**Michel Talagrand Gregory Margulis**

## Property testing

In this post I will tell you about a new paper by **Subhash Khot, Dor Minzer and Muli Safra** entitled: On Monotonicity Testing and Boolean Isoperimetric type Theorems. This remarkable paper gives a definite answer to one of the main open problems on property testing, proves some wonderful new isoperimetric inequalities, and shed some light on the still mysterous property of monotonicity.

Property testing is an exciting area which lies between mathematics and the theory of computing. (Closely related to PCP and to some modern aspects of error-correcting codes.) Here is a post about it in Terry Tao’s blog.

Suppose that you have an unknown graph G and you want to distinguish between two possibilities

1) The graph G contains a triangles

2) We can remove an 1% of the edges of G so that no triangle will remain.

It turns out that by looking at a bounded number of edges drawn at random we can either demonstrate that G contains a triangle or demonstrate that with high probability the second possibility holds! Moreover, this is a deep mathematical result.

Property testing resembles a little election polls (and, more generally statistical hypothesis testing): We can estimate the outcomes of the election with good accuracy and high probability by probing the votes of a bounded number of voters.

## Testing monotonicity

Given a Boolean function f, what is the smallest number of queries needed to be able to say

1) The function* f* is not monotone:

2) With high probability* f* is at most ε-far from monotone, namely, it can be made monotone by flipping the value of at most values.

We will denote by *ε(f)* the* *normalized Hamming distance distance of a Boolean function* f* to the set of monotone functions.

**A brief incomplete history of monotone testing**

1)** Oded Goldreich, Shafi Goldwasser, Eric Lehman, Dana Ron, and Alex Samorodnitsky.** Testing monotonicity. Combinatorica, 20(3):301–337, 2000.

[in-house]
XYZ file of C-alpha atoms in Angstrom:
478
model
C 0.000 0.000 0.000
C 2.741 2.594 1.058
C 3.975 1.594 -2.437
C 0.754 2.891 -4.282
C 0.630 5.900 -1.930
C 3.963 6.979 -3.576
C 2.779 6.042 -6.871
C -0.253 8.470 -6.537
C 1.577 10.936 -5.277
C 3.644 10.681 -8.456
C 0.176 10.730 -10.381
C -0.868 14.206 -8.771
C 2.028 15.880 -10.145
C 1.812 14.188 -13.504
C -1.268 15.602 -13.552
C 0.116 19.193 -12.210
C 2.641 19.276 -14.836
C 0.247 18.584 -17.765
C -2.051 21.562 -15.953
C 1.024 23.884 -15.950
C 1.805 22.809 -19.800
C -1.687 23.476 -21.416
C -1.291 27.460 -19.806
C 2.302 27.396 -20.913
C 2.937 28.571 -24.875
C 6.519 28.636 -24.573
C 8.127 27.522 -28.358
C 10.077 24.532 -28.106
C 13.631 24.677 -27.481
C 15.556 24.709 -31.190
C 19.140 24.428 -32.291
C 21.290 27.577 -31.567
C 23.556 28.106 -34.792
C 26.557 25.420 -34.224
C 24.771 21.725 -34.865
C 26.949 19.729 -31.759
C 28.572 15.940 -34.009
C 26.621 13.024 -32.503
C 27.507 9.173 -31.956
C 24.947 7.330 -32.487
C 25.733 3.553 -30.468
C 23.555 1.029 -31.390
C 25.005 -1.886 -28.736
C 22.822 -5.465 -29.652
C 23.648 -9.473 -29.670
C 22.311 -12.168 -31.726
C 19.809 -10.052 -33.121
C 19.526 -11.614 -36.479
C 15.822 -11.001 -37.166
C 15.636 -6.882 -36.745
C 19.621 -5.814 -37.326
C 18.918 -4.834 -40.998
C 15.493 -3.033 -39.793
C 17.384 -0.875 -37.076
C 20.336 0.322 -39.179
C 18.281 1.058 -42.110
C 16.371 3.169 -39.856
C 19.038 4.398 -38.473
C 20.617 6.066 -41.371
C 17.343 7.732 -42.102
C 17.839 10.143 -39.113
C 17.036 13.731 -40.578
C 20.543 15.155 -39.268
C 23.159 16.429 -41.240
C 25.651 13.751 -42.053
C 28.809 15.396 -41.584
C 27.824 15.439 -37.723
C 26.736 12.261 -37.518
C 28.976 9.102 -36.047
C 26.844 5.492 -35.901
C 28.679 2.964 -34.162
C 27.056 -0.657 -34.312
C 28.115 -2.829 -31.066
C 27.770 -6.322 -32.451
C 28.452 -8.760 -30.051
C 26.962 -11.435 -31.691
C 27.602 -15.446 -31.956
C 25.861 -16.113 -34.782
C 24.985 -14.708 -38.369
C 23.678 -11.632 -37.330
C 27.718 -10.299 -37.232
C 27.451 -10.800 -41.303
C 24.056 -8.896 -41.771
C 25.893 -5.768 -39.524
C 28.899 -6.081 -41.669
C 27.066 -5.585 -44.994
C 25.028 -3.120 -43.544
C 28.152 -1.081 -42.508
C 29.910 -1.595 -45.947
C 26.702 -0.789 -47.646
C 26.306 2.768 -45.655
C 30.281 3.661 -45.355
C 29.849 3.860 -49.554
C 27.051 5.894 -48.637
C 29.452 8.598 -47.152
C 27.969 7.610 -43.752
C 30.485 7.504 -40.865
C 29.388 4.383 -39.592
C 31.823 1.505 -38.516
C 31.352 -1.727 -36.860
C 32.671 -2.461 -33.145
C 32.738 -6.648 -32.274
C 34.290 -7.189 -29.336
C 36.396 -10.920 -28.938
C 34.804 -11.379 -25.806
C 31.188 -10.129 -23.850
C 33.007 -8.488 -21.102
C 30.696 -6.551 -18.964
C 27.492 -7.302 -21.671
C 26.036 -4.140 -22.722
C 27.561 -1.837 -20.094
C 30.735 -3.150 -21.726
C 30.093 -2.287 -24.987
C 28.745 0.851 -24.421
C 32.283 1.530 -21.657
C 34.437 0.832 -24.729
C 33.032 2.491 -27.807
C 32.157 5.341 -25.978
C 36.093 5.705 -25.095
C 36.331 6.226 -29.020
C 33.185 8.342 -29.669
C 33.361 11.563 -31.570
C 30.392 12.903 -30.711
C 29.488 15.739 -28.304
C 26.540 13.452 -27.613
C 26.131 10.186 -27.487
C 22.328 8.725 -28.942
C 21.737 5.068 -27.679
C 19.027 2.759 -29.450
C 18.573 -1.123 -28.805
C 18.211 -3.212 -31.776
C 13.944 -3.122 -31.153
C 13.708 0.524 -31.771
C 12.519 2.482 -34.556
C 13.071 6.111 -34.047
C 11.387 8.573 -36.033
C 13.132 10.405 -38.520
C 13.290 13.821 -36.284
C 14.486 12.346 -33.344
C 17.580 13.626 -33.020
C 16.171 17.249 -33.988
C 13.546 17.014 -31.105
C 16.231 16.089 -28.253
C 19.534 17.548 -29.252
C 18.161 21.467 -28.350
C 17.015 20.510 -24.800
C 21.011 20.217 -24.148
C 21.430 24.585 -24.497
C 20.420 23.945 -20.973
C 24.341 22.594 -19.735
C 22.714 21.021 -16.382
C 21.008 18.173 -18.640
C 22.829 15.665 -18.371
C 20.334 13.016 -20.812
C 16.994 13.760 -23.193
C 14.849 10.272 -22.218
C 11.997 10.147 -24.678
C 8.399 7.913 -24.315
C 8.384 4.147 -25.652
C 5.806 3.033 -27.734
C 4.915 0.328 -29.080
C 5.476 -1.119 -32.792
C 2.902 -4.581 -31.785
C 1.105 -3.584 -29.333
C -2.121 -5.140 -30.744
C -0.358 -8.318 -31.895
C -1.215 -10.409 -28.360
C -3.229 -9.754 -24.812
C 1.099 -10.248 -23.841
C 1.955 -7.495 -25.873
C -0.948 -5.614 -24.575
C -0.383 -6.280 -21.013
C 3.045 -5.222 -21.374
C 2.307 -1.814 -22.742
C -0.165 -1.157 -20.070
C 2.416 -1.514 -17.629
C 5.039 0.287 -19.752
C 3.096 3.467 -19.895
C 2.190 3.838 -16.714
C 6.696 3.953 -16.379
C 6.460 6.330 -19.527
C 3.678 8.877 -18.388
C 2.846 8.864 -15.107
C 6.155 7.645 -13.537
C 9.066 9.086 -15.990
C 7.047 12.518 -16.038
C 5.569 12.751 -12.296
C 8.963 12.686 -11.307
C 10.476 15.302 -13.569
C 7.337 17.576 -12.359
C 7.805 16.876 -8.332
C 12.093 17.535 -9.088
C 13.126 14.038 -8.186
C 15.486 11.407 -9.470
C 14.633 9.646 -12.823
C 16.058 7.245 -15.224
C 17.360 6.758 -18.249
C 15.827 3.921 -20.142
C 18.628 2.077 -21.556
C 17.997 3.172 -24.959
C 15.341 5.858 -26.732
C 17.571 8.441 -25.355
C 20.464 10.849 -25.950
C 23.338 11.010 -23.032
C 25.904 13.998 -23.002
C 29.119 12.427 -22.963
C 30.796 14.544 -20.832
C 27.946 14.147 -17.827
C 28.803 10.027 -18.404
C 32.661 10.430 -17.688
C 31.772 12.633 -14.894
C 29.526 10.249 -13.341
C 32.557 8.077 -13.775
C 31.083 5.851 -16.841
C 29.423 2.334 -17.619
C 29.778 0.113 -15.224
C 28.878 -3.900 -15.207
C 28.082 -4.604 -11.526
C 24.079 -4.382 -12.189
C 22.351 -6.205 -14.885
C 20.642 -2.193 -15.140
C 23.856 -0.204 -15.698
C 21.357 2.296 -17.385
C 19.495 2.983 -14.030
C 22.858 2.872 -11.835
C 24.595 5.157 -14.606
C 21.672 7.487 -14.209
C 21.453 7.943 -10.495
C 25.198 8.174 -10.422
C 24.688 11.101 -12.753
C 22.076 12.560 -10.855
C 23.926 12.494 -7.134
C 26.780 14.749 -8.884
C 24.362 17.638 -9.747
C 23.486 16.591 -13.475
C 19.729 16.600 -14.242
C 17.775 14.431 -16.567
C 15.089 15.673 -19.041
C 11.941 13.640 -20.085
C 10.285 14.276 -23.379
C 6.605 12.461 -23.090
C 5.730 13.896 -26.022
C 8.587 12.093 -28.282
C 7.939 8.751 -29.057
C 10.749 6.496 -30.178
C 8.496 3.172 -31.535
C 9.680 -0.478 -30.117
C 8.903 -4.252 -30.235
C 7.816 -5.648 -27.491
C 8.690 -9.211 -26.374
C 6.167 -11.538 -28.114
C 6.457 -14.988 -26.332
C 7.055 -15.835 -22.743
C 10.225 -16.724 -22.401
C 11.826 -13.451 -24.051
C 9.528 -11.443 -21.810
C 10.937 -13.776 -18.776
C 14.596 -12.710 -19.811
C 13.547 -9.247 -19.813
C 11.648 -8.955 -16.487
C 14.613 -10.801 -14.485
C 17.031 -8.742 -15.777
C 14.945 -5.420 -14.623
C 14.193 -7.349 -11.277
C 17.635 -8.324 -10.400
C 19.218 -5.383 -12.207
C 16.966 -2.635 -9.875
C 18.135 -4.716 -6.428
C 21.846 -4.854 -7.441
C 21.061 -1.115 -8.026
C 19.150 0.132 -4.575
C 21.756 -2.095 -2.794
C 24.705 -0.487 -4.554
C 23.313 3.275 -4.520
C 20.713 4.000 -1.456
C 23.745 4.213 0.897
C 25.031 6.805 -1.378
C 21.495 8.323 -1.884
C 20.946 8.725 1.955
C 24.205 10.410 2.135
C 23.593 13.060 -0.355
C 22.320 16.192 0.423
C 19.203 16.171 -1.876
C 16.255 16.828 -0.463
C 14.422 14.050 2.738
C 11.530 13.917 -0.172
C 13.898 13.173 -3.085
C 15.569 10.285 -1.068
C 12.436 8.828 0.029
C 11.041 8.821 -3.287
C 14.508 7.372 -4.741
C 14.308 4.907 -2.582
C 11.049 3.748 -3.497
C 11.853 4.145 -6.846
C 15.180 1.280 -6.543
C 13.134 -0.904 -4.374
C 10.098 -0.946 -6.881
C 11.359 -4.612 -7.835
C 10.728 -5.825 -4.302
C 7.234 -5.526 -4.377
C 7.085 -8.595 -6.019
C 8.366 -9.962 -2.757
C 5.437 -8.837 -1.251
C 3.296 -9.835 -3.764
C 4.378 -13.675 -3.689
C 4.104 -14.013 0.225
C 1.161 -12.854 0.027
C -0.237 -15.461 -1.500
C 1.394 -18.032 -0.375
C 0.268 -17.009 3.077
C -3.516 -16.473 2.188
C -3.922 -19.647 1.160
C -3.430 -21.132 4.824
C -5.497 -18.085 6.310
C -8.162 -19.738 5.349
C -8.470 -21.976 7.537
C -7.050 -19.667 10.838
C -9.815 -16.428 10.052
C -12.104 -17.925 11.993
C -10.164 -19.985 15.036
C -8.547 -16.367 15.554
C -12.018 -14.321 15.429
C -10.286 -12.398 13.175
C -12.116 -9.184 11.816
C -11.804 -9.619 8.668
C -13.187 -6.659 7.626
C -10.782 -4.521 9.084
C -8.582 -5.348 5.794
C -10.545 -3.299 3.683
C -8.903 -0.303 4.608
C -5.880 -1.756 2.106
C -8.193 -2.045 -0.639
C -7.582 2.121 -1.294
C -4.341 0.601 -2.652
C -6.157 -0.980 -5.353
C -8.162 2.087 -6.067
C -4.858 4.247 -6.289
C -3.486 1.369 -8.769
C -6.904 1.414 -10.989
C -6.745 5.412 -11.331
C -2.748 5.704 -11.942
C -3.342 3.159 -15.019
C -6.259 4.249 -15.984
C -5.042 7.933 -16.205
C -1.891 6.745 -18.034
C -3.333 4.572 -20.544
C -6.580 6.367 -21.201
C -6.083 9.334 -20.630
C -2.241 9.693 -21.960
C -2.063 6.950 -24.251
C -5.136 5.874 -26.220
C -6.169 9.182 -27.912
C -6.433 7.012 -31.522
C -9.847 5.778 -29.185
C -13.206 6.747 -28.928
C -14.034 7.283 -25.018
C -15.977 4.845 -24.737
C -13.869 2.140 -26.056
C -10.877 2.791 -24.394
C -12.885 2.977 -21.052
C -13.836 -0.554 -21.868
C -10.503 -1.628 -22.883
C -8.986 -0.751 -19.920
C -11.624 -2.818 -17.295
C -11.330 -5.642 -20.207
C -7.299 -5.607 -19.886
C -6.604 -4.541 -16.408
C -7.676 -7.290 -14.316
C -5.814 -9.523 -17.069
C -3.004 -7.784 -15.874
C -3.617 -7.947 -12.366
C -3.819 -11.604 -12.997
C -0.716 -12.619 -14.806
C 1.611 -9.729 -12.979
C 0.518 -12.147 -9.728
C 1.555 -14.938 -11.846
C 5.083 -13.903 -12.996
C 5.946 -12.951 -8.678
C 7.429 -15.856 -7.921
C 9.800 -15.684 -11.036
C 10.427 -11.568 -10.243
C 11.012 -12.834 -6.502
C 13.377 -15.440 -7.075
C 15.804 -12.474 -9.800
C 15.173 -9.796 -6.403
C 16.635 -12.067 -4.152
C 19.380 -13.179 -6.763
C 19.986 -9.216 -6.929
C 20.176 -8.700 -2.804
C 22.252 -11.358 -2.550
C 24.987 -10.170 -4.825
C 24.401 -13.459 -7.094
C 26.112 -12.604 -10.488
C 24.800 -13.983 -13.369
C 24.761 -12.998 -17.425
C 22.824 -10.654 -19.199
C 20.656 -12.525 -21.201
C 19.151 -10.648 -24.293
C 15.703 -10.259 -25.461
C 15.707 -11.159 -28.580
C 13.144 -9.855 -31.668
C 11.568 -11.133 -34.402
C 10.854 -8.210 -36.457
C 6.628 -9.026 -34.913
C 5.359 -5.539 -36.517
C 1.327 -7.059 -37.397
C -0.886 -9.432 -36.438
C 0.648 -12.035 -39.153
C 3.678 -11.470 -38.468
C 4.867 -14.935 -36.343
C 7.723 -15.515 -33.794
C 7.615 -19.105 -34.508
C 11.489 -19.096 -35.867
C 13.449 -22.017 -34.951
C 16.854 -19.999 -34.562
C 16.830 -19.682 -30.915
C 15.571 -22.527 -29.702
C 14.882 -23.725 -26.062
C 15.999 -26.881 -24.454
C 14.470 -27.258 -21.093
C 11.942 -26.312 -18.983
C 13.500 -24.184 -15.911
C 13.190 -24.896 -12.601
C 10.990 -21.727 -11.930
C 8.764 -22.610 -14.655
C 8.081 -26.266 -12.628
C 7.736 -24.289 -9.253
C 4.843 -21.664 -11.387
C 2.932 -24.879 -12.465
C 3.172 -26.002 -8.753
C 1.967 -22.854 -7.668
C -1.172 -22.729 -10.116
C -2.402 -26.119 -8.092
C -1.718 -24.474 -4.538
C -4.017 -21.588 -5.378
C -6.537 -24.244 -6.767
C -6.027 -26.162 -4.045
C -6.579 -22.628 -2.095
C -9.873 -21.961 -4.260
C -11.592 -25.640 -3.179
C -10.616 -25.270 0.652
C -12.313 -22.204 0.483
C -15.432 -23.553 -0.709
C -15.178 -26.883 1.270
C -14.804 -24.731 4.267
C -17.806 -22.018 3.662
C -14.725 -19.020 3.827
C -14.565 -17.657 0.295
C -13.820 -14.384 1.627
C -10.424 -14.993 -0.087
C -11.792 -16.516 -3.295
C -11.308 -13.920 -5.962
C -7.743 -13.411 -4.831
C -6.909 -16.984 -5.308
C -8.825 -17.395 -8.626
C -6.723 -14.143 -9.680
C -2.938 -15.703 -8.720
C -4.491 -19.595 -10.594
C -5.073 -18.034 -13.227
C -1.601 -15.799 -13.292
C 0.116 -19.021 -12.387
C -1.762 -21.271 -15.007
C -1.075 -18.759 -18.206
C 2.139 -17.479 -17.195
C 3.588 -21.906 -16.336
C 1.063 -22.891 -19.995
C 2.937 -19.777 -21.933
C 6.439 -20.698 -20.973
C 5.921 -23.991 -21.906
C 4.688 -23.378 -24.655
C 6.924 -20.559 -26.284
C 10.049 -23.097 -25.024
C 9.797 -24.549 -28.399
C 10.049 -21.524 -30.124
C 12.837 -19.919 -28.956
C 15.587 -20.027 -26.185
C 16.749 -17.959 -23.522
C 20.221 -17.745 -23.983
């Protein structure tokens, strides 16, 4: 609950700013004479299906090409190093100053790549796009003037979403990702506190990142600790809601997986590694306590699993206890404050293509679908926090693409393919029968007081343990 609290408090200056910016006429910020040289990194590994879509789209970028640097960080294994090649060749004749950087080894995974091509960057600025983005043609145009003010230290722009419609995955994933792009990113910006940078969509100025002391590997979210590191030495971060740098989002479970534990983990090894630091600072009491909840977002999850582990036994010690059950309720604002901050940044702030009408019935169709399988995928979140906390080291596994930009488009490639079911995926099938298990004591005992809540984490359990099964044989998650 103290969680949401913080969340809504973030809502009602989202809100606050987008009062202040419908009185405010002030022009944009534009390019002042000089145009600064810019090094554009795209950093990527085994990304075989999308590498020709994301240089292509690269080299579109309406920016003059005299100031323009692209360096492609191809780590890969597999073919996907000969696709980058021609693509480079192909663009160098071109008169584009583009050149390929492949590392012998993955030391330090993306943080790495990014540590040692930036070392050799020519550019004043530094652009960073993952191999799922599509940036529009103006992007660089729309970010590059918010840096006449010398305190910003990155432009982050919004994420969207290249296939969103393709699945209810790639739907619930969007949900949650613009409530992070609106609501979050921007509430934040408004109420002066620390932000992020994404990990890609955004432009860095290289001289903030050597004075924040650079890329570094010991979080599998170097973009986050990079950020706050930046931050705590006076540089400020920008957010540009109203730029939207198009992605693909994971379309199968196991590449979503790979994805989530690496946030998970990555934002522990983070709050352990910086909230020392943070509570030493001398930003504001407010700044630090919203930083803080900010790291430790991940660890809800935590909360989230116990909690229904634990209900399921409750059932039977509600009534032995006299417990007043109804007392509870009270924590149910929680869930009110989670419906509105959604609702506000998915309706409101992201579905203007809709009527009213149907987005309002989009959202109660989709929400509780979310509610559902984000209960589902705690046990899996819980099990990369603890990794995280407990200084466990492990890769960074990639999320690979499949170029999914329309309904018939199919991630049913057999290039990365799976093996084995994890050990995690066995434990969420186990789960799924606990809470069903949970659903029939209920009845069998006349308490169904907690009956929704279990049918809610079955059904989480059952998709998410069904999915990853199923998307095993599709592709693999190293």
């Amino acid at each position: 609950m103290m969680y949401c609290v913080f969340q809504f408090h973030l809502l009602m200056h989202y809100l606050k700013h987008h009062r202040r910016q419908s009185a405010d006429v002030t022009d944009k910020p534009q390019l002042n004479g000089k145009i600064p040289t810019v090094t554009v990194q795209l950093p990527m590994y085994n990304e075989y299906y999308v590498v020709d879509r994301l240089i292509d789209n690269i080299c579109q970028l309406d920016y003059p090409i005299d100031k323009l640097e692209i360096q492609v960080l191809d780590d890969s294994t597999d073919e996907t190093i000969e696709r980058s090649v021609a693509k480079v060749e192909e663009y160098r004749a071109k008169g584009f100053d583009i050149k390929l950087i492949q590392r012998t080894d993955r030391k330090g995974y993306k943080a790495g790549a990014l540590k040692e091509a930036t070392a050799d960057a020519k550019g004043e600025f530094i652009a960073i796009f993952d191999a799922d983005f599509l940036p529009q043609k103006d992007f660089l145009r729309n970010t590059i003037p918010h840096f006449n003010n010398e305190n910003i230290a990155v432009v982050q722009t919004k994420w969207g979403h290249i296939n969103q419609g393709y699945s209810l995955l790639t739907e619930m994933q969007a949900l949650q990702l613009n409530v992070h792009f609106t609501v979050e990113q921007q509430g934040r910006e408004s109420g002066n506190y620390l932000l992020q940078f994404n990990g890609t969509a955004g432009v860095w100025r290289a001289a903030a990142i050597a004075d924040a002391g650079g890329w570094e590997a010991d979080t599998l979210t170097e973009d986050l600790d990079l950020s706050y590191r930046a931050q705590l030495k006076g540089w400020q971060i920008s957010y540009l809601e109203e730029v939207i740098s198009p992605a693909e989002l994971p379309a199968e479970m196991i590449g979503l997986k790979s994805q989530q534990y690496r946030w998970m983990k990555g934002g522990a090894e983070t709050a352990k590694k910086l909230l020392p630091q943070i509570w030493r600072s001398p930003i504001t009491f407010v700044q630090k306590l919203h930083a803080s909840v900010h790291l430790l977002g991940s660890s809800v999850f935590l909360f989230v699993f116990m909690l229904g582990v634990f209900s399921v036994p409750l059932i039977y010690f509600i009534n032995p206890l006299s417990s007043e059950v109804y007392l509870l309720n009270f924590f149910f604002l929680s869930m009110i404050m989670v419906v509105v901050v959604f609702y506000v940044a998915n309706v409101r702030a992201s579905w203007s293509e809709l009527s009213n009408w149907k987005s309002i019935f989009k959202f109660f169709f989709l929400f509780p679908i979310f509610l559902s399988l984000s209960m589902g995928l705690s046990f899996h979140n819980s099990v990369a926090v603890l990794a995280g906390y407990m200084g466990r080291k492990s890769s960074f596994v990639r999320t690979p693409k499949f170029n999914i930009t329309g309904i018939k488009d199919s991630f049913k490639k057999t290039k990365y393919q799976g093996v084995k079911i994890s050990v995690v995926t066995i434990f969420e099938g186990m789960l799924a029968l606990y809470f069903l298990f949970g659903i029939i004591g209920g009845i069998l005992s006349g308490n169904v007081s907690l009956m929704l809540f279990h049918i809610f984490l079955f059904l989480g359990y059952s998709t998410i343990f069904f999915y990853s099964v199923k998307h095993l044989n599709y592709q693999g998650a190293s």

This paper considered the tester: Choose *x* and* y* at random such that* y > x* test if *f(y) < f(x)*.

Using the basic edge isoperminetric inequality it was proved that *n* queries suffice.

It tooks 15 years a new tester and a new isoperimetric inequality to break this record and show that queries suffice.

2) **Deeparnab Chakrabarty and C. Seshadhri.** A o(n) monotonicity tester for boolean functions over the hypercube. In Symposium on Theory of Computing Conference, STOC’13, Palo Alto, CA, USA, June 1-4, 2013, pages 411–418, 2013.

An improvement to was achieved here

3) **Xi Chen, Rocco Servedio, and Li-Yang Tan.** New algorithms and lower bounds for monotonicity testing. In Annual Symposium on Foundations of Computer Science, FOCS ’14, 2014.

The paper by Khot, Minzer and Safra reduces this to the optimal (apart from powers of log*n*) .They use yet a new tester and a new isoperimetric inequality.

I did not talk about adaptive version of the problem about lower bounds and about the dependence on . Khot, Minzer and Safra also give (up to powers of log) optimal dependence on .

## Isoperimetric results: Margulis, Talagrand, and beyond

**Margulis’s Theorem:** Let f be a Boolean function on . Let $\latex \mu$ be the uniform probability measure on $\Omega_n$. For define

* *

Now, the edge boundary (or total influence) of* f* is defined by

it is also denoted by .

The vertex boundary of* f* is defined by

The classic edge-isoperimetric result asserts that

**(1)**

Here *var(f),* is the variance of* f*.

Margulis theorem asserts that for some constant C:

**(2)**

In fact Margulis proved the result in greater generality for Bernoulli probability measures defined by where .

## Talagrand’s theorem

**Talagrand’s theorem:**

**(3)**

Again Talagrand’s theorem extends to the Bernoulli case. Talagrand’s theorem implies Margulis’ theorem by a simple application of the Cauchy-Swarz inequality. Continue reading →